As a reader, I tear through Evenson’s stories with relish, finding enjoyment in being repeatedly unnerved—how will he get under my skin this time? And as a writer, I find his work offers valuable craft lessons, challenging, for instance, the notion that for fiction to be successful it must include a protagonist who undergoes some sort of change. In an interview with BOMB magazine, Evenson said, “It so rarely happens that people actually change in a meaningful way. I’ve always been a little skeptical of character development, but then what do you do with fiction? My sense is that maybe it’s about conveying mental states and changing the reader.” His characters may not evolve, but their situations often do, and for the worse; they dwell in realities whose troubling instability does seem to infect the reader, too, by the end. In this story, a missing daughter’s voice seems to emanate from the walls of a house. Her parents, no longer together, have radically different ideas about what’s behind her disappearance. The story gives us access only to the father’s interiority; according to him, he woke up that morning to find her gone. But as he searches for her, hearing her eerie singing but unable to pinpoint its source, we enter “Tell-Tale Heart” territory, and his account of events becomes suspect. Is he a frantic, devoted father or a monster? Why not both?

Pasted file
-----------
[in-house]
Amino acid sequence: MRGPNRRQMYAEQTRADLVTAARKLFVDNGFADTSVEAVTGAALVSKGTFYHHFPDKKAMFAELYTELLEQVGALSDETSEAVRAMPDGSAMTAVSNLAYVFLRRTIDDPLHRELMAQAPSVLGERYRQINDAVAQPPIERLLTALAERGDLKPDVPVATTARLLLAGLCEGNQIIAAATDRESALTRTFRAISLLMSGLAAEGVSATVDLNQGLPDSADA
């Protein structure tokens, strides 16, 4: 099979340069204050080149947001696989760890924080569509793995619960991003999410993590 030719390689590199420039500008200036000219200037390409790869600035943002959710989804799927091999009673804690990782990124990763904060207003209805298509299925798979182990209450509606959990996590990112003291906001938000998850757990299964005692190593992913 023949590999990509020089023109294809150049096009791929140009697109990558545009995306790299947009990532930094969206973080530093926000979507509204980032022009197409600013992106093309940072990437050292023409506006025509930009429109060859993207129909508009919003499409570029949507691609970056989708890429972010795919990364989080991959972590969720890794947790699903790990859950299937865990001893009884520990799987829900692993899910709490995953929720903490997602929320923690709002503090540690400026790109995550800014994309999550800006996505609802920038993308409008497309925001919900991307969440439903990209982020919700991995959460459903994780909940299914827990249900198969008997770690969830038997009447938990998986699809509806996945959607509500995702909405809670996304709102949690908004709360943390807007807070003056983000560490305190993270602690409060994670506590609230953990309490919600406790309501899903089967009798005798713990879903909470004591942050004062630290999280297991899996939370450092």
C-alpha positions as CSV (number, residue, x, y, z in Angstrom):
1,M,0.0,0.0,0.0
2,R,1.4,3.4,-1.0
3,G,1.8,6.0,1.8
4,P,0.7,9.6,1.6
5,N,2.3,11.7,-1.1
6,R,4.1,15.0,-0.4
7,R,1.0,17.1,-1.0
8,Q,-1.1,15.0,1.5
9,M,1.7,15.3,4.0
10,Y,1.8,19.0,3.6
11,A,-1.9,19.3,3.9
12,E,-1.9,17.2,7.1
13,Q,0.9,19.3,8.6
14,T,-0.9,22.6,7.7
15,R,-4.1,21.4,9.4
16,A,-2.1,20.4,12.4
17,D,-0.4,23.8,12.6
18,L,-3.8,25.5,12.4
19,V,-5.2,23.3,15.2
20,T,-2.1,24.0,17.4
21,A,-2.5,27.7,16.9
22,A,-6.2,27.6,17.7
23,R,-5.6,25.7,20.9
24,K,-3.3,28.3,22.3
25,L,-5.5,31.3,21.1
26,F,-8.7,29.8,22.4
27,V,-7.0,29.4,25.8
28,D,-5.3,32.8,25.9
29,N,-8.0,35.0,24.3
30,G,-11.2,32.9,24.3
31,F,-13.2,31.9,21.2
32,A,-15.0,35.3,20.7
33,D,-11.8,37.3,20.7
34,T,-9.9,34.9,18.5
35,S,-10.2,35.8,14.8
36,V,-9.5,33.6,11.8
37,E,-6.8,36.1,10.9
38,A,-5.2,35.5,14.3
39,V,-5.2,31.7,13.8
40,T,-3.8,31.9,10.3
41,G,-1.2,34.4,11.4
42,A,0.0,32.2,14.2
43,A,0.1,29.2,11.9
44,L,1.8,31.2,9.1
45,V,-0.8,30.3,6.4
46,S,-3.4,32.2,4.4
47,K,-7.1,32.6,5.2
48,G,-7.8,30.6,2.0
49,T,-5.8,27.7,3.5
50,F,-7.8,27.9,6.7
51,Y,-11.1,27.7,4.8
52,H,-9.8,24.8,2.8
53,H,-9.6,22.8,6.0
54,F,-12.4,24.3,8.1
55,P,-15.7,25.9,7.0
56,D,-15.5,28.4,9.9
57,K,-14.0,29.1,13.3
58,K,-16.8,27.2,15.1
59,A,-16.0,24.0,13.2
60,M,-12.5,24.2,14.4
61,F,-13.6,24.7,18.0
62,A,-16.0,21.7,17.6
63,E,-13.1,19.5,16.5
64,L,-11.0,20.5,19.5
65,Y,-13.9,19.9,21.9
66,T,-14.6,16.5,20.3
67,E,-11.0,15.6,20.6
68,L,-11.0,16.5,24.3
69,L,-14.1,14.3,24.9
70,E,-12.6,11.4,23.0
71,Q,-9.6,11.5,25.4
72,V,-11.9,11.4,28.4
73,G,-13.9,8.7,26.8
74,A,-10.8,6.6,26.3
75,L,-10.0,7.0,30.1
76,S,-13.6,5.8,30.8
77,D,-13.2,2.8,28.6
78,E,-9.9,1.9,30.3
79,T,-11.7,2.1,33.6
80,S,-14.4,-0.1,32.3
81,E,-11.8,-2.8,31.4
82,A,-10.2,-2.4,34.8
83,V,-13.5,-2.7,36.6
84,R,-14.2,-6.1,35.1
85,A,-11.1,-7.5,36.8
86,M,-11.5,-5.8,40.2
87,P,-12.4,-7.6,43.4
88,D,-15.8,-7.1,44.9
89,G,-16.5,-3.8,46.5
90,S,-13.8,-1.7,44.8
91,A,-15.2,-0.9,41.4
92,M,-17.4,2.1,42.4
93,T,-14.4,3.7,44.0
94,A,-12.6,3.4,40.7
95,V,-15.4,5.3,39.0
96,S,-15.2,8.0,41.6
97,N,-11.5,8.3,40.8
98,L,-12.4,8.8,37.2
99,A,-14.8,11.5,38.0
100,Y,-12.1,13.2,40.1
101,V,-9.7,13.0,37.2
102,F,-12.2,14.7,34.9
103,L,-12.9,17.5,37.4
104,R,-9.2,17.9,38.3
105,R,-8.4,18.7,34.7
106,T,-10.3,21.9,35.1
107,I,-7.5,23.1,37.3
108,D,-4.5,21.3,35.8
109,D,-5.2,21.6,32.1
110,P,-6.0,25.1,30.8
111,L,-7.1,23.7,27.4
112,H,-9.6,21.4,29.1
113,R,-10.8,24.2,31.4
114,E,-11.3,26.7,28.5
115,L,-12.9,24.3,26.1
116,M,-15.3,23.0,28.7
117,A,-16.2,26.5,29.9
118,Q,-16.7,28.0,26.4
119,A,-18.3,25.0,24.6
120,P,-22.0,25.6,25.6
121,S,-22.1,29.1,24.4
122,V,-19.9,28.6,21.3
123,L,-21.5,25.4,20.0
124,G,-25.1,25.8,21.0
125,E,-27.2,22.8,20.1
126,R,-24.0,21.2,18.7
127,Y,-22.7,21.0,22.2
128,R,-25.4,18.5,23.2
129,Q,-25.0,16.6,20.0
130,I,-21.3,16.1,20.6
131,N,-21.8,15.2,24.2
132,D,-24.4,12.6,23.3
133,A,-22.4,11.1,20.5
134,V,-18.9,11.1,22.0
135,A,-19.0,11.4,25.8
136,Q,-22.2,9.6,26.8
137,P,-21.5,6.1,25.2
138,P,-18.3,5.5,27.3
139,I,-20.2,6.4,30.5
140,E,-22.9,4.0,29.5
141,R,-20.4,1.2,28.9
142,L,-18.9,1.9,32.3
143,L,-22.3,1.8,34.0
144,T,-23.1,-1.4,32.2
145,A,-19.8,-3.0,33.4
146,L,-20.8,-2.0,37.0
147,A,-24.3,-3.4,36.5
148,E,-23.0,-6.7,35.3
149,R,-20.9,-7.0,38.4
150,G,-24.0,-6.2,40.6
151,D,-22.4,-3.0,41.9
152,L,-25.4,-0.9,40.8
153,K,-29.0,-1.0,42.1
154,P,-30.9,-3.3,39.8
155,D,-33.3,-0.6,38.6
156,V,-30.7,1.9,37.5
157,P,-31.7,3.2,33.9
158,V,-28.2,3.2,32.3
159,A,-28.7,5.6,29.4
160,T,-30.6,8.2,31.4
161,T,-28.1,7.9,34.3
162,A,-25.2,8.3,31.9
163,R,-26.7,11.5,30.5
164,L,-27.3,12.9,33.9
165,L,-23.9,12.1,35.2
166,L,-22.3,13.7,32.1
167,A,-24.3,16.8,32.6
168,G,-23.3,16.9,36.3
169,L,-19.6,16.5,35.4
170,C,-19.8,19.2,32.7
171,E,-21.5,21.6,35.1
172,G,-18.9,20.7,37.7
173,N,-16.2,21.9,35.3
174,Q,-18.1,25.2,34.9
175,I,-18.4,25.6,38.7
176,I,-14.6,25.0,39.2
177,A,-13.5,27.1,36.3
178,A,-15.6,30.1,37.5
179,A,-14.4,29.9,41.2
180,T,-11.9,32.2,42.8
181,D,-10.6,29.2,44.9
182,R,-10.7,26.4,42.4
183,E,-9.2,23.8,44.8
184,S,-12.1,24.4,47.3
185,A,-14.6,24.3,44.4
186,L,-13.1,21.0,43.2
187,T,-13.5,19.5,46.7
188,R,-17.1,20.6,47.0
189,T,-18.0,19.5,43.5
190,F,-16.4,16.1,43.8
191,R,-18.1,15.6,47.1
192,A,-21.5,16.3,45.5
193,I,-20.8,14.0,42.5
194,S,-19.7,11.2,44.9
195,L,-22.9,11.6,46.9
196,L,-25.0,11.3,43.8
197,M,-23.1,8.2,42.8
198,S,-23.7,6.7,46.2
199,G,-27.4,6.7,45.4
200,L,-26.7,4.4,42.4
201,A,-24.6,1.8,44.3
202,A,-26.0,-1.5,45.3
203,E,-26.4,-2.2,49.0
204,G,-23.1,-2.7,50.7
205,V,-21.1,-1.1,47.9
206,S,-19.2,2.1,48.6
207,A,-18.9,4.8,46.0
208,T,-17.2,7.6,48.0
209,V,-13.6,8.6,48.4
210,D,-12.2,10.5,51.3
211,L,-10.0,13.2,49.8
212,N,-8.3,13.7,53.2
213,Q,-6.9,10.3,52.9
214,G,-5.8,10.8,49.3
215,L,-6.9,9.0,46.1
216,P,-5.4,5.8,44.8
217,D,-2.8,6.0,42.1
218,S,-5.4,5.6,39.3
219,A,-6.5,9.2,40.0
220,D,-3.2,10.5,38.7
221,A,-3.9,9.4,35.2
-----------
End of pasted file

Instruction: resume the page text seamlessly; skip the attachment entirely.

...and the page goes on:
First published in Bourbon Penn #15, 2018 and collected in Song for the Unraveling of the World, Coffee House, 2019